Who is David Haas? His Wikipedia entry begins: “David Robert Haas (born 1957 in Bridgeport, Michigan) is an American author and composer of contemporary Catholic liturgical music. In 2020, dozens of women accused him of sexual misconduct spanning several decades, and he issued a public apology for harmful behavior.” Haas’s music has been published in hymnals and other products of GIA Publications, Oregon Catholic Press, Liturgical Press, World Library Publications, Augsburg Fortress, The Canadian Conference of Catholic Bishops, The Australian Catholic Bishops' Conference, Celebrating Grace, Disciples of Christ, and The Anglican Church of Canada, among others. Several of his hymns are staples of Catholic worship and enjoy immense popularity. A YouTube performance of his hymn, “You Are Mine,” has 12,081,000 views as of today, and his music is frequently requested for special occasions such as weddings, funerals, ordinations, etc. His theology—as well as that of many of his musical contemporaries--as expressed in his songs has come under criticism by, among others, Thomas Day, the author of Why Catholics Can’t Sing. But there is no denying that Haas’s music has enjoyed widespread appeal over the past thirty to forty years, and disengagement will probably be a lengthy protracted process.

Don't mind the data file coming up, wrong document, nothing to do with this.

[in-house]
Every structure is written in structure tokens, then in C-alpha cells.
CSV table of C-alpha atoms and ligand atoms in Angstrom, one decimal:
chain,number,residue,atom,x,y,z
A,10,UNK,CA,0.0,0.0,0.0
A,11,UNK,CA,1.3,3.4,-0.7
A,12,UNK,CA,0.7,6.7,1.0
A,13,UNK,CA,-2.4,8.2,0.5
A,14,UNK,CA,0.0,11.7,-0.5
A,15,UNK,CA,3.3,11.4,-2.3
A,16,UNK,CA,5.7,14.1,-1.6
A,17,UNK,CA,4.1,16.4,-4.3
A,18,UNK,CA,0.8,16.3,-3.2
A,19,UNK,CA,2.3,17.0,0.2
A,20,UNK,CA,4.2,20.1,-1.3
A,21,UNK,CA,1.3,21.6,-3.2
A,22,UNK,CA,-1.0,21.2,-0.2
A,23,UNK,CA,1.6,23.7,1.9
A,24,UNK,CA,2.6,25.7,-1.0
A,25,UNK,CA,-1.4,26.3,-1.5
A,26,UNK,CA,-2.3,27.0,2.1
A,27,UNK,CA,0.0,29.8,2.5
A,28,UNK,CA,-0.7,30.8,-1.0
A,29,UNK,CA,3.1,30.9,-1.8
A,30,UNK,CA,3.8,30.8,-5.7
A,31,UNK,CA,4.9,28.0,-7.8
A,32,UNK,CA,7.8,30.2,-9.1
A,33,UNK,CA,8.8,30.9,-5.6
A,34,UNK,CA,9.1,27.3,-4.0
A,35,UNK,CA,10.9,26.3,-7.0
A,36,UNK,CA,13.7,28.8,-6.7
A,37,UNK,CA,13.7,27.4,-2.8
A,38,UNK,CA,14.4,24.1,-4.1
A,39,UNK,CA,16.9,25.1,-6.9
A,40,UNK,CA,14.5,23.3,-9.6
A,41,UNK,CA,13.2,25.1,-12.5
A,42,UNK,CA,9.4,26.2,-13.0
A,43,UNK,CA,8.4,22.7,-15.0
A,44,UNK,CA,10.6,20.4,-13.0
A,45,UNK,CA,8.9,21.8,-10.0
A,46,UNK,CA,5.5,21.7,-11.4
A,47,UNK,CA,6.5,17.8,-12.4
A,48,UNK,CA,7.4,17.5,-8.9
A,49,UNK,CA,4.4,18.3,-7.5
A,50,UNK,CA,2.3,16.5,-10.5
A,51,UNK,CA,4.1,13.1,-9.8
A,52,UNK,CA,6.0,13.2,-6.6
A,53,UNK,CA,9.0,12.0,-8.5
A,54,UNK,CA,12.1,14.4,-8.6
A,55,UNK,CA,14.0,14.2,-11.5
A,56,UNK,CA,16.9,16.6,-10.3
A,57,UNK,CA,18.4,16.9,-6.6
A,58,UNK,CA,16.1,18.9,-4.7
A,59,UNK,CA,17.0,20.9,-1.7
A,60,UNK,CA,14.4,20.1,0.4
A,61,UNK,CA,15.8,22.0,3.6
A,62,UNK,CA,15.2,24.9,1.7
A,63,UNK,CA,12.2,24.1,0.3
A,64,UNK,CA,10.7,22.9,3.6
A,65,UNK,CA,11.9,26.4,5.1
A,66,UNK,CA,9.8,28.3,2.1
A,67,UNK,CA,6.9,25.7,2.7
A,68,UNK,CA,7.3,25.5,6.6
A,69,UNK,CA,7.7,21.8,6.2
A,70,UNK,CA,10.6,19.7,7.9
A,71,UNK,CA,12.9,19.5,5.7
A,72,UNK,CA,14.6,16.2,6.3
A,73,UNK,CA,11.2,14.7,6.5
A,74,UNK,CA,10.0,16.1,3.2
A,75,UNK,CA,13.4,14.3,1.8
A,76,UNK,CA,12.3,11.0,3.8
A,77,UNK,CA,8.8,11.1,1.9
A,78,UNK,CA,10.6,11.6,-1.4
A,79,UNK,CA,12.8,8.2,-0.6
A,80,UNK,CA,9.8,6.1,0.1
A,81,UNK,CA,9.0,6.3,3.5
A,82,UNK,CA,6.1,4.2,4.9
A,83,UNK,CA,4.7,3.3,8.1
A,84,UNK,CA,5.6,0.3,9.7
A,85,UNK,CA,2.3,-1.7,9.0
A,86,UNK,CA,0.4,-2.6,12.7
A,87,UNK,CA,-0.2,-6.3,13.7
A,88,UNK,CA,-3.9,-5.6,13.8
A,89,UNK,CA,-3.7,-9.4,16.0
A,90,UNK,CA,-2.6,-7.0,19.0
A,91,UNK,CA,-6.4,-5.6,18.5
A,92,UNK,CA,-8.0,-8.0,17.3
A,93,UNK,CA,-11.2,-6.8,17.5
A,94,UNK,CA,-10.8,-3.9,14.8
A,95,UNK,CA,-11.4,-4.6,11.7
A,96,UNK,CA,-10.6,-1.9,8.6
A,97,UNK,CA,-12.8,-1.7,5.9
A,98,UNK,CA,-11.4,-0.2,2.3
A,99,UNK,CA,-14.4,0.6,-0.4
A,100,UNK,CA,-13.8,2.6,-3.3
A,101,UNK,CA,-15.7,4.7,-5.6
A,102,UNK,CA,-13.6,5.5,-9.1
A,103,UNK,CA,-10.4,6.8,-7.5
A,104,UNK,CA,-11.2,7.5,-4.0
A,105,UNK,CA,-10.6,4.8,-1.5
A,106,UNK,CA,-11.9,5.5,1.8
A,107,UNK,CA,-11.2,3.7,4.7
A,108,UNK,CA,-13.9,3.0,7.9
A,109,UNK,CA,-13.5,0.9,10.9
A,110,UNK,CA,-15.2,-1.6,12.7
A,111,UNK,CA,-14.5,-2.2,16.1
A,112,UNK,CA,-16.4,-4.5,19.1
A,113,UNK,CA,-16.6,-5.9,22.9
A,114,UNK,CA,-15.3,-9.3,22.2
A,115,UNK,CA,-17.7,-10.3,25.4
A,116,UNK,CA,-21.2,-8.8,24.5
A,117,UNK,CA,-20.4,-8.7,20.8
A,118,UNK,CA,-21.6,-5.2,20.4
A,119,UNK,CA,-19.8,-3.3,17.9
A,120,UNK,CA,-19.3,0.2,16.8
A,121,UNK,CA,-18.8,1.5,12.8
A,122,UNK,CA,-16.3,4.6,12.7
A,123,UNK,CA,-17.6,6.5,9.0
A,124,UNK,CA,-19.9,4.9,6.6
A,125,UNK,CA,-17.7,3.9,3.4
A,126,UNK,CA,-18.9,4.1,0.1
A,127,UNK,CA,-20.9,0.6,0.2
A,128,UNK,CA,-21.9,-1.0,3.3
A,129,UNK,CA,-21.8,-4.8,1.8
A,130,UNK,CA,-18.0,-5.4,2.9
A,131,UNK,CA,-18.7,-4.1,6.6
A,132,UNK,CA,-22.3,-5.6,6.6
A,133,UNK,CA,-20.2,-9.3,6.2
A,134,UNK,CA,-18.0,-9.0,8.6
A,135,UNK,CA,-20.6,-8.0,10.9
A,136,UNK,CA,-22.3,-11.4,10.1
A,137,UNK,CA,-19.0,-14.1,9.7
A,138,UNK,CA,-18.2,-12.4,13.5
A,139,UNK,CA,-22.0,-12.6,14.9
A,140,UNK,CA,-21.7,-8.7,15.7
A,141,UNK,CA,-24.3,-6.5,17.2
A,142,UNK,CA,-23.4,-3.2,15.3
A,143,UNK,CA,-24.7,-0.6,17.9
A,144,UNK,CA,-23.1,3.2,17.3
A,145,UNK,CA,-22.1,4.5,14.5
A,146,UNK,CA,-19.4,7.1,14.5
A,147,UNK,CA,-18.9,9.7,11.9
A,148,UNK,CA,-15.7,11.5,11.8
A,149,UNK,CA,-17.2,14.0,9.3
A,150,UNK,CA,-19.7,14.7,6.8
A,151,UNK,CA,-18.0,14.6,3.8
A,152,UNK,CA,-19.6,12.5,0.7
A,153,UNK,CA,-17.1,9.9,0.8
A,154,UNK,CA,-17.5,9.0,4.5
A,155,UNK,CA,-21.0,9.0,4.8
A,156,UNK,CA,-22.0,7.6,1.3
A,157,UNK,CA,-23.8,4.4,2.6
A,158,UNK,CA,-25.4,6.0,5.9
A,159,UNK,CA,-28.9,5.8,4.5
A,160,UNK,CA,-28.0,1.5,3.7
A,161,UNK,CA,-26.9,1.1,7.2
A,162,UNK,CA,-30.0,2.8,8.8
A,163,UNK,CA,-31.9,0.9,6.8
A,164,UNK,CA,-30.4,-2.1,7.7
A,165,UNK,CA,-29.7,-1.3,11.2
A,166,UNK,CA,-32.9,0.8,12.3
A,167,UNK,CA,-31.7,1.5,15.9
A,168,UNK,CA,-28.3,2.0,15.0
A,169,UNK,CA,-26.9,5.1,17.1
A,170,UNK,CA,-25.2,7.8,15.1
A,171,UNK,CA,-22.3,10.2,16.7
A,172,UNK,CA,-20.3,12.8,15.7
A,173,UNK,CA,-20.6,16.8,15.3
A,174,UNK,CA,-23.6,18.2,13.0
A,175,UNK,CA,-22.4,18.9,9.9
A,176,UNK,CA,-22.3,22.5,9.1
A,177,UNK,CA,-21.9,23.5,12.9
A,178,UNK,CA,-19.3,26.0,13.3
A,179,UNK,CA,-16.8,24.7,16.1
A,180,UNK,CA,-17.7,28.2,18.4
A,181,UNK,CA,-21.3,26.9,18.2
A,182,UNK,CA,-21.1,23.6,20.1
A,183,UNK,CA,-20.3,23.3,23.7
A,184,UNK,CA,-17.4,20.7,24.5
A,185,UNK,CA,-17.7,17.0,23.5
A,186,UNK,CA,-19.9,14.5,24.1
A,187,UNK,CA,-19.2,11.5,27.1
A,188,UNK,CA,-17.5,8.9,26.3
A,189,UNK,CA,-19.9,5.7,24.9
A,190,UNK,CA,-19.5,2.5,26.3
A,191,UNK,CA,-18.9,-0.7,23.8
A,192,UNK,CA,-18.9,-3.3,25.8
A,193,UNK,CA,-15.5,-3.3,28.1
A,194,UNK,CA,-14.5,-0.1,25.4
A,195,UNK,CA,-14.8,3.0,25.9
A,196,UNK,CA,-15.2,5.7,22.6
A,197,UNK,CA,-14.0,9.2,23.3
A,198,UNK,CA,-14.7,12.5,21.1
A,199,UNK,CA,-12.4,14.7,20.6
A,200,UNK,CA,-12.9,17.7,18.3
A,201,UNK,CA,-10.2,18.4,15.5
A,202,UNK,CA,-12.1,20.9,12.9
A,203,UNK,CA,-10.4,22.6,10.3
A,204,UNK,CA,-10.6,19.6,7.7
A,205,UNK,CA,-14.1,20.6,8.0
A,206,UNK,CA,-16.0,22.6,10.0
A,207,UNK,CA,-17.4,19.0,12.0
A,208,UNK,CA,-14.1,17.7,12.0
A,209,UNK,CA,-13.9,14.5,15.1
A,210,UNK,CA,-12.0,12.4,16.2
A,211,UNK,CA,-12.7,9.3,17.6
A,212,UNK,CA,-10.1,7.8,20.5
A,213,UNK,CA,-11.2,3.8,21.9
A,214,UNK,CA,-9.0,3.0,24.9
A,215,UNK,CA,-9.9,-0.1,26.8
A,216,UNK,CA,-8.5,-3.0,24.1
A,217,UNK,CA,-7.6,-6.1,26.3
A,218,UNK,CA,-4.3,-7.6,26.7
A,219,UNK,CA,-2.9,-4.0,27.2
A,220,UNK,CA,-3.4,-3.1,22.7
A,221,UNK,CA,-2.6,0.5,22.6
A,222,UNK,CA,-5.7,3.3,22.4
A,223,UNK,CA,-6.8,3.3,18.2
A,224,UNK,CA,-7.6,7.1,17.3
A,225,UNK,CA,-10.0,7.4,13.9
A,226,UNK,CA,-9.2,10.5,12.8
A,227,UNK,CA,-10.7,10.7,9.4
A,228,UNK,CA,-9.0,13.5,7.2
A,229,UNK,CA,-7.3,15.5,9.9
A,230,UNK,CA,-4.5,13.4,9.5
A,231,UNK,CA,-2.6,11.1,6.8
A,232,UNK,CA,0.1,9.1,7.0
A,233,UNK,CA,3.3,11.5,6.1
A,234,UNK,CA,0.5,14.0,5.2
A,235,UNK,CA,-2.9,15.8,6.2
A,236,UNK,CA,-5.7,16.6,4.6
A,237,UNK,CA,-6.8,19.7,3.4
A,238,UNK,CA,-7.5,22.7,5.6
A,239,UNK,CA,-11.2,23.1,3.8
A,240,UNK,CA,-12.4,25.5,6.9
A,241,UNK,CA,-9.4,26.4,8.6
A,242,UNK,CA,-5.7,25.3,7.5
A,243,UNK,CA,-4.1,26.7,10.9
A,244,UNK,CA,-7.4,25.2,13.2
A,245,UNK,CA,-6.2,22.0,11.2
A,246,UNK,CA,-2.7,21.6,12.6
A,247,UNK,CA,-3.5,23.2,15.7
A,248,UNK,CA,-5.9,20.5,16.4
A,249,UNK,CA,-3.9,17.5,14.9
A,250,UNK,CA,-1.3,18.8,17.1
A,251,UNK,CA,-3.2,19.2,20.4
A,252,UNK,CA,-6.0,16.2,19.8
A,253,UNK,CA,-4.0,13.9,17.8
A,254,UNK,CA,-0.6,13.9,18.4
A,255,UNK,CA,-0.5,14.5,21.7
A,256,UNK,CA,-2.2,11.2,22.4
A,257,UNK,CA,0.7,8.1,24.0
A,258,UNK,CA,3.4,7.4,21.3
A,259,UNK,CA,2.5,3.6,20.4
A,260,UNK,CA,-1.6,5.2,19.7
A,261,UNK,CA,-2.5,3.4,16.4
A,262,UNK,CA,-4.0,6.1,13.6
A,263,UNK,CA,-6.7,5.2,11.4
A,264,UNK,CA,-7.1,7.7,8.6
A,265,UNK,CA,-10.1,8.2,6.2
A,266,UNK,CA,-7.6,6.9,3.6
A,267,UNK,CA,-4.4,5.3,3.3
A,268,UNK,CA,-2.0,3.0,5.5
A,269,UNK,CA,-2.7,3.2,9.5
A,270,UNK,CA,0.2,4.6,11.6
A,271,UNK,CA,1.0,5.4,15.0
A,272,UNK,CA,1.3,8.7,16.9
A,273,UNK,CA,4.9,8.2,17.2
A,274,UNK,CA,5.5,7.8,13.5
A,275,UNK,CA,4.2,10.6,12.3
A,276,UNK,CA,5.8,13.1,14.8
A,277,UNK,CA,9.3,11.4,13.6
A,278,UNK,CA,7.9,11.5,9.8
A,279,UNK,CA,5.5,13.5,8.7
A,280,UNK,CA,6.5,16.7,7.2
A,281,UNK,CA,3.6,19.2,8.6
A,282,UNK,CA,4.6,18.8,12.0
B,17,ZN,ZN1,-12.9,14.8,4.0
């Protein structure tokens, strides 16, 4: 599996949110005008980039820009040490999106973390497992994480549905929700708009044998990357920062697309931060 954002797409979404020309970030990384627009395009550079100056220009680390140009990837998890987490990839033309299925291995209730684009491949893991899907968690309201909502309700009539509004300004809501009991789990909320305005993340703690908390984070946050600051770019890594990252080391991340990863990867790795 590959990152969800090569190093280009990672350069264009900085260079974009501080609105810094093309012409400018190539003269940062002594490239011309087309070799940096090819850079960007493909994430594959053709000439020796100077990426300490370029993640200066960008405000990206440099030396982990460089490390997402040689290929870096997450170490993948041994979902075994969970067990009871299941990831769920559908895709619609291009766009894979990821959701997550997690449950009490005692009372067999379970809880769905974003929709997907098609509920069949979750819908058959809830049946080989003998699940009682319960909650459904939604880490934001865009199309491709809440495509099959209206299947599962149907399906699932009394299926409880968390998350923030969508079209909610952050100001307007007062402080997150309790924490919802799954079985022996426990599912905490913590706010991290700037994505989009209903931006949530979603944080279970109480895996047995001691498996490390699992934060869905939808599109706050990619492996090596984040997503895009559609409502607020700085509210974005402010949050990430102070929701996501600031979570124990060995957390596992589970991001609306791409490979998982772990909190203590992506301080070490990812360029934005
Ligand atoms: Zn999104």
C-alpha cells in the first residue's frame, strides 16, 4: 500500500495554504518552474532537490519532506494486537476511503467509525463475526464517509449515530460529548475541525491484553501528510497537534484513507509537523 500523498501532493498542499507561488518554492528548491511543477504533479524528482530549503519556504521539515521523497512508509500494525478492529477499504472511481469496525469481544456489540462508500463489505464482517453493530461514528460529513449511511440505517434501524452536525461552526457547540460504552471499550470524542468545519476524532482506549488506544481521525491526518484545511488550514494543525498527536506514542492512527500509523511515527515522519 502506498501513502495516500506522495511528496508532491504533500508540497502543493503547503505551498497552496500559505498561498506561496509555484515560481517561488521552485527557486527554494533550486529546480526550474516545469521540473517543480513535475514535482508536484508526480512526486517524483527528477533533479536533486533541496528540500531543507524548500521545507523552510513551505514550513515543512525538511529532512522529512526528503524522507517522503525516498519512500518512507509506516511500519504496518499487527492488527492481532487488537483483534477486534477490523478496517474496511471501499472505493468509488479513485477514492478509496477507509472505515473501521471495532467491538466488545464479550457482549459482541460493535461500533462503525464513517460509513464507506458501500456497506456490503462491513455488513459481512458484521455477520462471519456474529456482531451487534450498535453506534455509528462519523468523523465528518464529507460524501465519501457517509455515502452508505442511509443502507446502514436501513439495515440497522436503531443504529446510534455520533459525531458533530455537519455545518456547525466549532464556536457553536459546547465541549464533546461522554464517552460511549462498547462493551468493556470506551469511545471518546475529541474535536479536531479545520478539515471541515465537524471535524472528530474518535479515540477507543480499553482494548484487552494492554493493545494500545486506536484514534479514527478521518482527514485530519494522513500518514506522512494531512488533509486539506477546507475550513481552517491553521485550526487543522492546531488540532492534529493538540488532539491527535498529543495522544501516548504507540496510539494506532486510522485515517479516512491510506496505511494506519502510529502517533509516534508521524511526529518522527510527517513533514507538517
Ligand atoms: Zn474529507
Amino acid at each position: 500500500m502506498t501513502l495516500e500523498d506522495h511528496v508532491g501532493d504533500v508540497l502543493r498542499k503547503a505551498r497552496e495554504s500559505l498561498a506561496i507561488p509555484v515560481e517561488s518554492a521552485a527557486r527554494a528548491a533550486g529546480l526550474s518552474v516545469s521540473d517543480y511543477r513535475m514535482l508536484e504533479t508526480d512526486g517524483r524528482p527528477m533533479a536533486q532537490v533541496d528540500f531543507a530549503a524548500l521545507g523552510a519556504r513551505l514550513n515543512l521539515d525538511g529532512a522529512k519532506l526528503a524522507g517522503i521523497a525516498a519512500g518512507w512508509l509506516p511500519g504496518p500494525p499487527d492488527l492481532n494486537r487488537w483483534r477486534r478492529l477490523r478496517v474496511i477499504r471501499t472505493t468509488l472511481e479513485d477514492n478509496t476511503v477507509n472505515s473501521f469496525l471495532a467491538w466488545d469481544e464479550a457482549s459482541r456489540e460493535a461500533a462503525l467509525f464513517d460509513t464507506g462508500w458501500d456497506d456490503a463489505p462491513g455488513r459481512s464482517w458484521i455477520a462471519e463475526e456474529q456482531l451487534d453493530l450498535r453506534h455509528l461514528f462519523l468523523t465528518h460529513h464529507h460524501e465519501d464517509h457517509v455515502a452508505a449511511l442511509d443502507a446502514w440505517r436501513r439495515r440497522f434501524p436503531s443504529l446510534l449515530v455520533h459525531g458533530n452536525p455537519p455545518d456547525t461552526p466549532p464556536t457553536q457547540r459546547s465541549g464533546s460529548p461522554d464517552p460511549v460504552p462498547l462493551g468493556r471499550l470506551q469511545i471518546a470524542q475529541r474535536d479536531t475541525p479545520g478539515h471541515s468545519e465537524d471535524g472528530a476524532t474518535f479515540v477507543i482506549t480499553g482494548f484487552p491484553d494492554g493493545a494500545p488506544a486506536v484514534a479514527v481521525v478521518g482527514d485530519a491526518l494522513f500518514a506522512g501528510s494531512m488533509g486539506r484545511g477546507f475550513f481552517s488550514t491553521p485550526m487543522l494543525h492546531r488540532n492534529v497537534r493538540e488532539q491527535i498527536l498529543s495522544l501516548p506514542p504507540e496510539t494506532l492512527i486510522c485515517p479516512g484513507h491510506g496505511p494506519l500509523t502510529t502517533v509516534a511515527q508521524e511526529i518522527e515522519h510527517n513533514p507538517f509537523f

[I decided not to provide a link to the support group “Into Account” because of its graphic description of abuse alleged by at least two dozen women. However, “Into Account” can be found easily enough on-line, and it may be required reading for those who continue to use Haas’s music.]
Should his music be banned from Catholic usage? Can it be banned? This is the heart of my correspondent’s question—why are we continuing to use the music, given what we know about the author today? I left the active ministry and the responsibility of liturgical planning just as Haas was coming on the scene, and truthfully, I don’t pay much attention to the music at Mass these days because it is usually pitched too high for me to sing, and the style/lyrics are painfully bereft of anything related to testosterone. But I still have friends “in the family business” and I called around to get a feeling for how dioceses are dealing with the “Haas problem,” and here are some things I learned.